It was a time in which tasks weren´t as specific as currently, so you had to do a raft of different things, particularly : 

- To receive trains.

- To perform manoeuvers with trains if necessary. 

- The cleaning, maintenance and keeping of the different departments of the station.

- To daily walk 1 km, depending on the turn in both directions and to switch the entrance disc on.

- To attend the passengers.

- To load and unload goods. 

Pedro Cuadro Calvente in the surroundings of the Obejo Old Train Station in which he worked as a railroadman for many years in the heyday of steam locomotives.  

- How was the RENFE railway staff at the Obejo Old Train Station during the fifteen years in which you worked there between 1959 and 1974?

Pedro Cuadro Calvente

We were five people : the station master (twelve hours during the day), the station factor (twelve hours during the night) and three specialists in railway station in rotating shifts of 12 hours. 

Consuelo Romero Rubio (on the right of the image), wife of Pedro Cuadro Calvente, with a friend of hers on the platform of the Obejo Old Train Station (Córdoba), belonging to the Córdoba-Almorchón Railway, one of the most beautiful all over Europe, in mid sixties. © Pedro Cuadro Calvente 

It is a very old railway station, because it was founded in 1873, made up a part of the Córdoba-Almorchón railroad and had always a great influx of passengers and railway personnel until 1974. 

- The increasing upgrading of the railway has resulted in the disappearance of some jobs that were indispensable at the time of the steam trains. Which ones of these railwaymen modalities would you stand out ? 

Pedro Cuadro Calvente

There were a lot of occupations around the train :

- The porter, who moved the passengers´ cases and luggages up to the train or the station exit.

- The train manager, who supervised every activity made in the railway while it was under way. He was the person shouting the famous order Passengers to the Train ! 

- The switchman, who was the person in charge of handling the switch rails changing the trains of track to take them in the adequate direction. These men used a railway lantern and a pennant to make the suitable signals to the train workers, in addition to fulfilling the maintenance and oiling of the switch rails. 

- The stoker, who had to feed the fire of the steam locomotive and also grease it. Before starting its march, he lit the fire and heated the water inside the boiler, striving after it had the necessary pressure to be able to move the train.

- The night watcher, whose mission was to walk the tracks along when there wasn´t any light and to check that they were in good condition, as well as cleaning the way of obstacles and call the repairmen when it was necessary.

- The brakeman, who was inside a train cabin and had to brake and unbrake it according to the instructions given to him by the engineer by means of the steam locomotive whistle.

- The visitor, who hit the trains wheels with a hammer when they stopped at the stations, to discern through the sound generated by them if there was any breakage or crack, in addition to often changing the brake shoes. 

- The foreman, who carried out the the loading and unloading of goods, as well as leading the railway labourers in the tasks of classifying and setting up the trains, coupling locomotives and wagons.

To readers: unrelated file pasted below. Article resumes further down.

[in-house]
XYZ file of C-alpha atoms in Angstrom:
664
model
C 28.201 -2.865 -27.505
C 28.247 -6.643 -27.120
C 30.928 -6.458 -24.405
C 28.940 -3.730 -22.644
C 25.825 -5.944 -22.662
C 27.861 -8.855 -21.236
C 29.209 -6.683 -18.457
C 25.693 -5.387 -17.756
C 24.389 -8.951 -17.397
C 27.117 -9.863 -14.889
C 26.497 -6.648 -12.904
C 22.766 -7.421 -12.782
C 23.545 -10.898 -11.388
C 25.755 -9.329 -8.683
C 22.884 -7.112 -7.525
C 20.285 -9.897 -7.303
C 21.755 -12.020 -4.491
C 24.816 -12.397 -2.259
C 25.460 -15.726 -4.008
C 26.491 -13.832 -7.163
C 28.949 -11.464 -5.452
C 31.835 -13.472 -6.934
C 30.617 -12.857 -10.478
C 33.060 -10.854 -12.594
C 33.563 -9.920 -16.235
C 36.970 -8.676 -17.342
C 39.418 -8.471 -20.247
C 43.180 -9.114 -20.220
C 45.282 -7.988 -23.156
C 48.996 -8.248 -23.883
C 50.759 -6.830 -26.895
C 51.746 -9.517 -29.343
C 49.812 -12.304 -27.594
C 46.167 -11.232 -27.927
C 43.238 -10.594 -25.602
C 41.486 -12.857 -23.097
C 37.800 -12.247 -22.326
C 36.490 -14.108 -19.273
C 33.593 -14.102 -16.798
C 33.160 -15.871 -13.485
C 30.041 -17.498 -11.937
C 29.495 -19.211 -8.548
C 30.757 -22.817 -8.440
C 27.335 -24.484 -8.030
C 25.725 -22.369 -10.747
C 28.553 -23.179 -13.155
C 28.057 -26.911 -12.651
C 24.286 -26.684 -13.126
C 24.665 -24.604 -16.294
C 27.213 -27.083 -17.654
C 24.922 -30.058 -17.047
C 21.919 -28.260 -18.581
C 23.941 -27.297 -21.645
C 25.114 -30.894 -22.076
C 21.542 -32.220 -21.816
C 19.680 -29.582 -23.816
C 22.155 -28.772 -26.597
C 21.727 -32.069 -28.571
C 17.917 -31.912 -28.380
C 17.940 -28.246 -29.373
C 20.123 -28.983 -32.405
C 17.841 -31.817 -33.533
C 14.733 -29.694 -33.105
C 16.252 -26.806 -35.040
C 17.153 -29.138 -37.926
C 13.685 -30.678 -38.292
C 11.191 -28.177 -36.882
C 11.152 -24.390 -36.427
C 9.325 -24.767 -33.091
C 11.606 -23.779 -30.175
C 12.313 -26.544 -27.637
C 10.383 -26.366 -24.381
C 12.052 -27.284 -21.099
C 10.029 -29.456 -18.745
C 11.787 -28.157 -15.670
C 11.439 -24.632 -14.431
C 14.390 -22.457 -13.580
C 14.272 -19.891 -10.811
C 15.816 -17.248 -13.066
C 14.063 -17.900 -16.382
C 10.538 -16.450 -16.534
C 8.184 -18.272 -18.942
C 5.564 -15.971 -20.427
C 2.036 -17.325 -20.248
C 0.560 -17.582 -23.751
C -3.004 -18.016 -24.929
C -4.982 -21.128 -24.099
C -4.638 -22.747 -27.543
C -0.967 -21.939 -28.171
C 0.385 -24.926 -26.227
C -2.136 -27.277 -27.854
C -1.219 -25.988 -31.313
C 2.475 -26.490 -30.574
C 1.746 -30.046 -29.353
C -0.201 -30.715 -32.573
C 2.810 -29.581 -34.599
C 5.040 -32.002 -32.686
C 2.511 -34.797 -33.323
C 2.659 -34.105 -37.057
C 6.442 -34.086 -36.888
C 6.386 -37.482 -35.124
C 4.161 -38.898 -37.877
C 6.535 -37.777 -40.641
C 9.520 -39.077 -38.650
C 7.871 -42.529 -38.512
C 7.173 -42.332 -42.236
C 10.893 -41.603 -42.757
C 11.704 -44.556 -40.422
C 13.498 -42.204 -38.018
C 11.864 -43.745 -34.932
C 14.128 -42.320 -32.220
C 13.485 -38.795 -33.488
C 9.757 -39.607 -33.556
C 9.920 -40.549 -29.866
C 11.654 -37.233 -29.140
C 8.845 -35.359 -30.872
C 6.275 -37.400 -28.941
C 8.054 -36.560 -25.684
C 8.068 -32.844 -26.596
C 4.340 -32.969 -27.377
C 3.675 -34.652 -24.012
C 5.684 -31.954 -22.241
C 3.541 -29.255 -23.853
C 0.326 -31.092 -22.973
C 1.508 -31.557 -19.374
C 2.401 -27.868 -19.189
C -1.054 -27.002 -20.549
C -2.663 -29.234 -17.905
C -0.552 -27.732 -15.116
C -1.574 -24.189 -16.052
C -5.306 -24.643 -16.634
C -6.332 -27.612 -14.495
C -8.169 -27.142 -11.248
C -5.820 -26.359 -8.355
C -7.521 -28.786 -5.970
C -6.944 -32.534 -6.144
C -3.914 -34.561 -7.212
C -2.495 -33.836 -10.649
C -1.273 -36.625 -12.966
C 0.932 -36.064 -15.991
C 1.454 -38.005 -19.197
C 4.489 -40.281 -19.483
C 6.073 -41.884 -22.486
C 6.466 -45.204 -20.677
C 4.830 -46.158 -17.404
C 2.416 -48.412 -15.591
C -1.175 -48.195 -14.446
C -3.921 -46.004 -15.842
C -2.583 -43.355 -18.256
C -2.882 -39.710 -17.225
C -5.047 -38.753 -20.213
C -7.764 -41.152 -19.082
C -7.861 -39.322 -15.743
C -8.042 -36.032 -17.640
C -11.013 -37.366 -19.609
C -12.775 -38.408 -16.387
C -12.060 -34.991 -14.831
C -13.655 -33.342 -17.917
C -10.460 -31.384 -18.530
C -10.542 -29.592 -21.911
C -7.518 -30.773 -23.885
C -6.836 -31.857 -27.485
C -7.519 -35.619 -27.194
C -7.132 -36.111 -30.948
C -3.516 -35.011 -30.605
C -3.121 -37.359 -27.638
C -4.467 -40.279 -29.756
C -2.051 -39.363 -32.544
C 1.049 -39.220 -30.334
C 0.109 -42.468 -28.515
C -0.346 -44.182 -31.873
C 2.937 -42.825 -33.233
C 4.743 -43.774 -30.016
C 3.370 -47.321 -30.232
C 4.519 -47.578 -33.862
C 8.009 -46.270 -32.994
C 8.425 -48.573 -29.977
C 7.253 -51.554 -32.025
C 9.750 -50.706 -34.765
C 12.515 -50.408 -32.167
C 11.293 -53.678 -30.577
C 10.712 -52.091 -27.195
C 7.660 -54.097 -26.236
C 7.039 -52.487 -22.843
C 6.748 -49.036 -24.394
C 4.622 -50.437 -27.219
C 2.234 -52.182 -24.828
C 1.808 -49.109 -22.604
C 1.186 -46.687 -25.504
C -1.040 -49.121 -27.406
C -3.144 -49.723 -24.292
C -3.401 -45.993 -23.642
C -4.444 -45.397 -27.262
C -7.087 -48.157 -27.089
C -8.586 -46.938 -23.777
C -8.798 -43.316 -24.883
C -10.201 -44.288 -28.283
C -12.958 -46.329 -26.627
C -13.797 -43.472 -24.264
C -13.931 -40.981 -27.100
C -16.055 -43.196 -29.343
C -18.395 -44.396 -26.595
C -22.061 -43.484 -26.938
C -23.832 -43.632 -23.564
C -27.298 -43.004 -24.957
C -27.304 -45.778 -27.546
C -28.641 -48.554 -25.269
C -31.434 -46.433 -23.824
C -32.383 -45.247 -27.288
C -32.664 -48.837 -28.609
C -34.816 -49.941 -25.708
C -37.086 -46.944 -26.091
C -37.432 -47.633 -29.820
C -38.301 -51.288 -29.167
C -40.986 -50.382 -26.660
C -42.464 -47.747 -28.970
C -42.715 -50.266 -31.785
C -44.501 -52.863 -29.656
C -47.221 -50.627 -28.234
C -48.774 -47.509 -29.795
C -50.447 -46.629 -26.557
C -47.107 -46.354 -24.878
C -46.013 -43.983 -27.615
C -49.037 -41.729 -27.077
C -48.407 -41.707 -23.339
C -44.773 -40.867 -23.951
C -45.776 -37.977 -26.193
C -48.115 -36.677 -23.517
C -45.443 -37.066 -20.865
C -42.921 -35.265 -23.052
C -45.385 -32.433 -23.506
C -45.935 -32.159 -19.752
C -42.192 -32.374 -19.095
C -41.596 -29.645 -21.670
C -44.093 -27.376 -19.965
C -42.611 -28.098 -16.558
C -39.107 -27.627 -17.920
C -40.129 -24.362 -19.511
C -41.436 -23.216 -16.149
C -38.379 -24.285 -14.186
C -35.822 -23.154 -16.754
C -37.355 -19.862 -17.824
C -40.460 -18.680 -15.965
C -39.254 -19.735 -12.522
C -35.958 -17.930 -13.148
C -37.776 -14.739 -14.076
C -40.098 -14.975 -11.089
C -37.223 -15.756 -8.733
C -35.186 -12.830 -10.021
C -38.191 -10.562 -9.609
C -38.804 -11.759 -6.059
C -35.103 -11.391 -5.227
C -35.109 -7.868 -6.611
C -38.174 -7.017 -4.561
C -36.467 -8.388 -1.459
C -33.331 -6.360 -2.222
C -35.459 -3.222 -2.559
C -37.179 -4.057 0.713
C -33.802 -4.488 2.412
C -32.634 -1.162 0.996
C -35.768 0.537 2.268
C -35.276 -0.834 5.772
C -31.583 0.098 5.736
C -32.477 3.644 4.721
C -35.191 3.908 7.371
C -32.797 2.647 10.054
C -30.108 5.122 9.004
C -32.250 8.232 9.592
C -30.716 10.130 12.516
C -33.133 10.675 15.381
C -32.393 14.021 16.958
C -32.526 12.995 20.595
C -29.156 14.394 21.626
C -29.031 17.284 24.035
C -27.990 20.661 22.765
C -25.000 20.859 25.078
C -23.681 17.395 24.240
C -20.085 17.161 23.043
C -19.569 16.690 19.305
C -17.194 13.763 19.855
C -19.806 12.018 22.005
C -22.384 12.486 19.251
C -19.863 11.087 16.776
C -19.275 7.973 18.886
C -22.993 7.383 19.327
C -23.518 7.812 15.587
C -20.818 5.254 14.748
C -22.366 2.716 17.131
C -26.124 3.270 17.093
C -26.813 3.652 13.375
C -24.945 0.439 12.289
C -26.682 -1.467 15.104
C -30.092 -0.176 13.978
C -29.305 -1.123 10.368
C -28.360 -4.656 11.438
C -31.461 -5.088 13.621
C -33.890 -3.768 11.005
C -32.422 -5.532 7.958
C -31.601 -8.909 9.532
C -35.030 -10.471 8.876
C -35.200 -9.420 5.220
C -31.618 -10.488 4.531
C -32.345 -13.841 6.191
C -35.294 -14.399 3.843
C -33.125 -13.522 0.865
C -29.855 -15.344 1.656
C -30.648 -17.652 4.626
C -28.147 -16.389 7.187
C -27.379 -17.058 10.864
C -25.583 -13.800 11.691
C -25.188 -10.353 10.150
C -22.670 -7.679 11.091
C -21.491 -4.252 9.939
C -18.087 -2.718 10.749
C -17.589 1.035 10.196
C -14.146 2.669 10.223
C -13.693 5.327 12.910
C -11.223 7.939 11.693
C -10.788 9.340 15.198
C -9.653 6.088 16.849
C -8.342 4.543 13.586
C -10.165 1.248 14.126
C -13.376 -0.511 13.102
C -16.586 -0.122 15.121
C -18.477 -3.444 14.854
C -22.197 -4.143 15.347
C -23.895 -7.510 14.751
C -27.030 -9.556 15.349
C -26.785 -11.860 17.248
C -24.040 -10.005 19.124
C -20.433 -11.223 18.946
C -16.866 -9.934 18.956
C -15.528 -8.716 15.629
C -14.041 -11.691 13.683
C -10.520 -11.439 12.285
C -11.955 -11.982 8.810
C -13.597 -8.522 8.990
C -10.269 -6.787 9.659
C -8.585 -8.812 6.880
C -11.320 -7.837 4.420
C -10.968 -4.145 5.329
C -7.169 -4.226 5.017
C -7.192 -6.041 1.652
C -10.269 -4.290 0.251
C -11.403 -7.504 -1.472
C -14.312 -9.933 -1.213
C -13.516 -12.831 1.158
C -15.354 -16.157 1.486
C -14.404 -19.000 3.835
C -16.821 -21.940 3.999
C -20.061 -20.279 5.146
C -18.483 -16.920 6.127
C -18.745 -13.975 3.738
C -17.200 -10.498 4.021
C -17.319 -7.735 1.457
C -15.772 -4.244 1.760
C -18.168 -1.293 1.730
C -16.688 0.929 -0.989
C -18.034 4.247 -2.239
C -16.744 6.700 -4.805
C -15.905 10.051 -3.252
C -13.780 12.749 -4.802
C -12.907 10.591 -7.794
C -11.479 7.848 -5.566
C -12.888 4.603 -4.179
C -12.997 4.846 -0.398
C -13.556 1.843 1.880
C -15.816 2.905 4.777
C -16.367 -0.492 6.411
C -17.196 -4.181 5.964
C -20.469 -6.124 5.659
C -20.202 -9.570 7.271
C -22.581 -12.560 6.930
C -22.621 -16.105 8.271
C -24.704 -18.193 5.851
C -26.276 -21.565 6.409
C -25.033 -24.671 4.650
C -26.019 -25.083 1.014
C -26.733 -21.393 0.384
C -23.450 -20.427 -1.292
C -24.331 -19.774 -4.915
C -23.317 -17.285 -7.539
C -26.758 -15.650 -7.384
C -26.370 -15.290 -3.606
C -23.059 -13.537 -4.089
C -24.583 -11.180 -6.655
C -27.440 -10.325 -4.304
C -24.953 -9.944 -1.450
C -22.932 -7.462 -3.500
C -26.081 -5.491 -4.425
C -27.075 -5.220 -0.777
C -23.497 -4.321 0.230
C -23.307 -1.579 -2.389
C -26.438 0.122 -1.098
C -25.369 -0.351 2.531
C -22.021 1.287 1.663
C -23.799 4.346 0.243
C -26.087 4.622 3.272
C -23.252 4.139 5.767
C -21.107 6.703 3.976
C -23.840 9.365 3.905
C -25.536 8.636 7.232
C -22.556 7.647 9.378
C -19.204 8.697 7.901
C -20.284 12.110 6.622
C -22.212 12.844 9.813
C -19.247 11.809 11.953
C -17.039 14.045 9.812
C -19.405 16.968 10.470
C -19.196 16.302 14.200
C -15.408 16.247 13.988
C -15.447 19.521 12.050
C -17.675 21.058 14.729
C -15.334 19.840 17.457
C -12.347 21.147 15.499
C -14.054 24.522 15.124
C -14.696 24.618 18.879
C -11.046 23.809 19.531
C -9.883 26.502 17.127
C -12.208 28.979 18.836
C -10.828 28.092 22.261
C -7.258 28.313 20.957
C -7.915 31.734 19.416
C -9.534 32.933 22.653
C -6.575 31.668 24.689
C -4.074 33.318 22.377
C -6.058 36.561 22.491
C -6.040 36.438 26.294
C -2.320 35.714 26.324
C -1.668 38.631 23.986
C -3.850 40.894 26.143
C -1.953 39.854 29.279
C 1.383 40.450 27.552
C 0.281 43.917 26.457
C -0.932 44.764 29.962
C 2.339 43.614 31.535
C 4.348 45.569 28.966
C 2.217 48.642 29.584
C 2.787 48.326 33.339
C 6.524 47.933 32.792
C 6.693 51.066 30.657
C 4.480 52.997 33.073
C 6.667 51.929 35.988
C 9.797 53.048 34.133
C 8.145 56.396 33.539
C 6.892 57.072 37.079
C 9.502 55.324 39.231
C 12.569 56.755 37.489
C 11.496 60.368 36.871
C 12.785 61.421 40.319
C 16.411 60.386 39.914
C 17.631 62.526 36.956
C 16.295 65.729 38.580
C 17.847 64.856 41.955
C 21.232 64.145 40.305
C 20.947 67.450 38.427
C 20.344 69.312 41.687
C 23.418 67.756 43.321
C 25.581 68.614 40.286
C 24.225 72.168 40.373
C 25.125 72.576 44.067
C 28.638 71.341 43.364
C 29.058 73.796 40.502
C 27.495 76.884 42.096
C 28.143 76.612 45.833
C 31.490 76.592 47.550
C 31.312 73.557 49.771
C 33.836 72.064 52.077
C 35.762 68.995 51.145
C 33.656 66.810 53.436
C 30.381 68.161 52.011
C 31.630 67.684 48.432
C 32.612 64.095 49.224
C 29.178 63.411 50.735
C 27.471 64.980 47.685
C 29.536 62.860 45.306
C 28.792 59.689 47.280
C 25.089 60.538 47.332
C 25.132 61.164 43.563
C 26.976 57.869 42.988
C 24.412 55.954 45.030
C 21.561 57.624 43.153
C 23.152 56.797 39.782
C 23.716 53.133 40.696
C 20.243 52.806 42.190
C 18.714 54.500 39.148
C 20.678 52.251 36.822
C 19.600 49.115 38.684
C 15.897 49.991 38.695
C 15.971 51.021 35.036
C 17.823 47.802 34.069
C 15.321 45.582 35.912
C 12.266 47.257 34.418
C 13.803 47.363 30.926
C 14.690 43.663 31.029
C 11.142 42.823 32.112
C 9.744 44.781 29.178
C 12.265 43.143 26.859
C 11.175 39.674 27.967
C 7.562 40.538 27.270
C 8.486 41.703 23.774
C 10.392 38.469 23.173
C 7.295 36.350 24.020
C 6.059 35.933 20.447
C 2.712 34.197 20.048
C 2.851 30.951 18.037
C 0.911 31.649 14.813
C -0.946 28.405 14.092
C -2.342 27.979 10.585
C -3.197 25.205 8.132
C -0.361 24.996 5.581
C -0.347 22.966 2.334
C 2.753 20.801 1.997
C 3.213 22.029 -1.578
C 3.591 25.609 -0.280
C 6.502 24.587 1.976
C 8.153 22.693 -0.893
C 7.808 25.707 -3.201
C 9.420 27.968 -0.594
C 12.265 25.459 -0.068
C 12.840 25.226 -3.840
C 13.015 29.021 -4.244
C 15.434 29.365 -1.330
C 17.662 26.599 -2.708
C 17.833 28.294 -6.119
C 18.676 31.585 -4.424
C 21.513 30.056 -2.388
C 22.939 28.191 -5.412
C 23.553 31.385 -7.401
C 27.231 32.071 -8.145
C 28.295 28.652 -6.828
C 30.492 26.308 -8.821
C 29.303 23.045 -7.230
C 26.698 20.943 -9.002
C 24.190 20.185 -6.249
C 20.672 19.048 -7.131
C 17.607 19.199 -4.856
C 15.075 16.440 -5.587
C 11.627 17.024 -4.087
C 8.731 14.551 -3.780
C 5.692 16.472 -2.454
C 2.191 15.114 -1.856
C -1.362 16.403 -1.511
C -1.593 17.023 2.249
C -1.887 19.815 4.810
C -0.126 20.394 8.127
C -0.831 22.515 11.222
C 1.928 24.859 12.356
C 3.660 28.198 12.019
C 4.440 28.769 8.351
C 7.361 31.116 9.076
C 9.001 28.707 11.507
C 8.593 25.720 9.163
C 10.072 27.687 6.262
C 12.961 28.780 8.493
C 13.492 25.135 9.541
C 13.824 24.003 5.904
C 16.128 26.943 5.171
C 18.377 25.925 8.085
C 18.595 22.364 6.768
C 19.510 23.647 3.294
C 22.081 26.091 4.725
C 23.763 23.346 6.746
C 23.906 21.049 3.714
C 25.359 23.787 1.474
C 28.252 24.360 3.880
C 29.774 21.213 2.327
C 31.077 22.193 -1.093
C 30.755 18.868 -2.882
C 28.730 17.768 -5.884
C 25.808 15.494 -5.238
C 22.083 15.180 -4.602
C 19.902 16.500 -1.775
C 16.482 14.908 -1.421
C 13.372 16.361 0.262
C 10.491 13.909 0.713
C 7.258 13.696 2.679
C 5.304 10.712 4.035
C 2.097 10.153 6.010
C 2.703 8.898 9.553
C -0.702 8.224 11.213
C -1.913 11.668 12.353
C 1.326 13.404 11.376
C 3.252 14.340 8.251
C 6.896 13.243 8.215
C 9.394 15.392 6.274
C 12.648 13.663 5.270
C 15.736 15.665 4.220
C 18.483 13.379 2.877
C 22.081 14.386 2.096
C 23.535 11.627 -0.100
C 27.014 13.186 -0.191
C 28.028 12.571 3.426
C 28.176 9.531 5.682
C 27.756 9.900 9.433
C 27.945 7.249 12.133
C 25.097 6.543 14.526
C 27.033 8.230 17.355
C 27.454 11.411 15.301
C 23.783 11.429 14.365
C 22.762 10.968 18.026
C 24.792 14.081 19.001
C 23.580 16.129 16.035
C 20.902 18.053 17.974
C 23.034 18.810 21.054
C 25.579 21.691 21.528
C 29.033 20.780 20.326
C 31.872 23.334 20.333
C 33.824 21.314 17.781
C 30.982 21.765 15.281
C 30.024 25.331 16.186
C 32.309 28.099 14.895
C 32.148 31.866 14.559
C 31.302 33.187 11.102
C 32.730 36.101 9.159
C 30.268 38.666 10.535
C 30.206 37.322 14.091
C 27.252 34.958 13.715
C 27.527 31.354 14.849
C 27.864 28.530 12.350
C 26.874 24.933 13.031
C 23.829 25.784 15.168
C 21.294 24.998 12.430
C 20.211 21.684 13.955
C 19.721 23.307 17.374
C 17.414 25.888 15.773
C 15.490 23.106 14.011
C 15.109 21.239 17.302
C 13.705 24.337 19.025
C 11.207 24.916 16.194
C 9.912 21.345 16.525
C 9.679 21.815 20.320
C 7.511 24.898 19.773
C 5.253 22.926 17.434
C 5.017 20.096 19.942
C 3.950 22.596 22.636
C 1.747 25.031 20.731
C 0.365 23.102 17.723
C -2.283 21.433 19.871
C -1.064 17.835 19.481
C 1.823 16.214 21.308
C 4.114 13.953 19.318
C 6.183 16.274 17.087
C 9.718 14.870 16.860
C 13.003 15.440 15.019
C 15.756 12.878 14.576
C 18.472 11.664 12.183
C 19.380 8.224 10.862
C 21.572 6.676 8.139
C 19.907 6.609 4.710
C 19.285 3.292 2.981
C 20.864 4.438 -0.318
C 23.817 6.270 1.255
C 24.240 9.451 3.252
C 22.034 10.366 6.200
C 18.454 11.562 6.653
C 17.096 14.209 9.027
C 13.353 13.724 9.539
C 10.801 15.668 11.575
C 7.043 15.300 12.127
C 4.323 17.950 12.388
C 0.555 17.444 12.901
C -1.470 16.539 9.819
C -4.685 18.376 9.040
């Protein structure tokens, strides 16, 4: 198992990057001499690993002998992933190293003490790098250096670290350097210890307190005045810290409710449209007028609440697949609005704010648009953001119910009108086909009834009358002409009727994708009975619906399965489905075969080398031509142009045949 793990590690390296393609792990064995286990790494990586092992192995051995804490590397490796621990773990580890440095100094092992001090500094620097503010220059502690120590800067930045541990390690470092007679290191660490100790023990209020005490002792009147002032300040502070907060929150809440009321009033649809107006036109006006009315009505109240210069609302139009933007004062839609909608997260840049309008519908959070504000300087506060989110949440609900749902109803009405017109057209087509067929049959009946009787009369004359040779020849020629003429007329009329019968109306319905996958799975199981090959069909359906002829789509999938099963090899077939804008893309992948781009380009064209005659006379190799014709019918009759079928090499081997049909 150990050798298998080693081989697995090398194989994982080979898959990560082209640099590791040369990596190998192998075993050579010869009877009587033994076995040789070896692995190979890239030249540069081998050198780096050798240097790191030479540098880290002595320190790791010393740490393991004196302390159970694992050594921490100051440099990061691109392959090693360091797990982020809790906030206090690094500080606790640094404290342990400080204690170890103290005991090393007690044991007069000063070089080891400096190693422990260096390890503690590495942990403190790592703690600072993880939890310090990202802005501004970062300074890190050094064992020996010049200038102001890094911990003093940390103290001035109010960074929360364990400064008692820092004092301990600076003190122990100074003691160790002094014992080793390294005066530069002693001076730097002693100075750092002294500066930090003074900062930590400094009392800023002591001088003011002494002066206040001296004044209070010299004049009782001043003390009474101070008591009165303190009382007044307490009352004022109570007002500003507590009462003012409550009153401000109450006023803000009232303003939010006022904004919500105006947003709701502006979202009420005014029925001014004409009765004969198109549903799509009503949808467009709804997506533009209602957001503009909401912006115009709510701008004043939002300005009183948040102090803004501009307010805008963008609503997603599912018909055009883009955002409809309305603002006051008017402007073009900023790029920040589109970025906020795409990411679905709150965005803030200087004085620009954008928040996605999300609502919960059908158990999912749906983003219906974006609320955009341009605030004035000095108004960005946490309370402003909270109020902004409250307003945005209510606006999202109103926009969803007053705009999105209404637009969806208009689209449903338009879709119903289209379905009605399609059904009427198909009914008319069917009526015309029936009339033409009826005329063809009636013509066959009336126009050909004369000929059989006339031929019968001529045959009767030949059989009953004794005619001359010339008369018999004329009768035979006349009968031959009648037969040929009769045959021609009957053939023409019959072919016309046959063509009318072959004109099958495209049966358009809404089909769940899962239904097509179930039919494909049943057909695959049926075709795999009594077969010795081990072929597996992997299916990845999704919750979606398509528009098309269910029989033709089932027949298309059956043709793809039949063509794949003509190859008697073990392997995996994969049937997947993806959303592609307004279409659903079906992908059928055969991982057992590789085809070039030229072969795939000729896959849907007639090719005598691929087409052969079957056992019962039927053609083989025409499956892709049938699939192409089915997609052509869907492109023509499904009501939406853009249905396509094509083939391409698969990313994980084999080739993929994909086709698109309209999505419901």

The keeper, whose mission was to control the level crossings, raising and lowering the barriers, as well as preventing anybody from jumping them and avoid the making of large queues during the waitings. This was by far the most important work from the security viewpoint, and was accomplished by a lot of women who proved to be highly efficient in this aspect, excelling in accuracy.

- The track operator, who had to keep them in perfect condition, replacing the defective ones, cleaning ditches, etc, all of it with the aim of reducing to the utmost the risk of any train derailment. 

- Which were in your opinion the fundamental traits of the railway epoch of trains driven by steam locomotives that you lived firsthand ? 

Pedro Cuadro Calvente

It was a very nice and legendary stage in the History of Railways, whose epicenter were the wonderful steam locomotives boasting unmatched beauty and top-notch connecting rod-crank mechanism, with direct output from the expansion cylinders.

They were machines built like a tank, enduring many years of hard use in which the perfection of the thermodynamic cycle and the obliteration of improductive consumptions were key factors to be able to work at temperatures beyond 450º C inside the boilers and increase the performance. 

The plume of smoke spawn by these exceedingly beautiful steam locomotives, visible from a far distance, and its characteristic whistling, became a significant part of the cultural identity of many generations throughout XIX and XX centuries. 

I could see at the Obejo Old Train Station the last eight years of activity of trains driven by steam locomotives belonging to the Córdoba-Almorchón Railway between 1959 and 1967, year in which they were replaced by energetically more efficient diesel trains. 

Nevertheless, from a historical and railway standpoint, there hasn´t been and there won´t ever be anything comparable to the unforgettable steam locomotives regarding impressive beauty, charm, appeal, personality, mythical character and genesis of strong emotions and admiration on beholding them, something that also happens with the elements of railway engineering at their highest level existing in the train stations of the old railroads used by steam locomotives.

That´s why the labour carried out by Álvaro Olivares (President of ACAF), Antonio Lara Ríos (Secretary of ACAF), Ángel Caballero Muñoz (President of the Extremadura Association of Railway Friends) and Juan J. Ramos Vicente, who have strenuously fought to preserve the memory and great cultural heritage of the marvellous Córdoba-Almorchón Railway, has been very praiseworthy.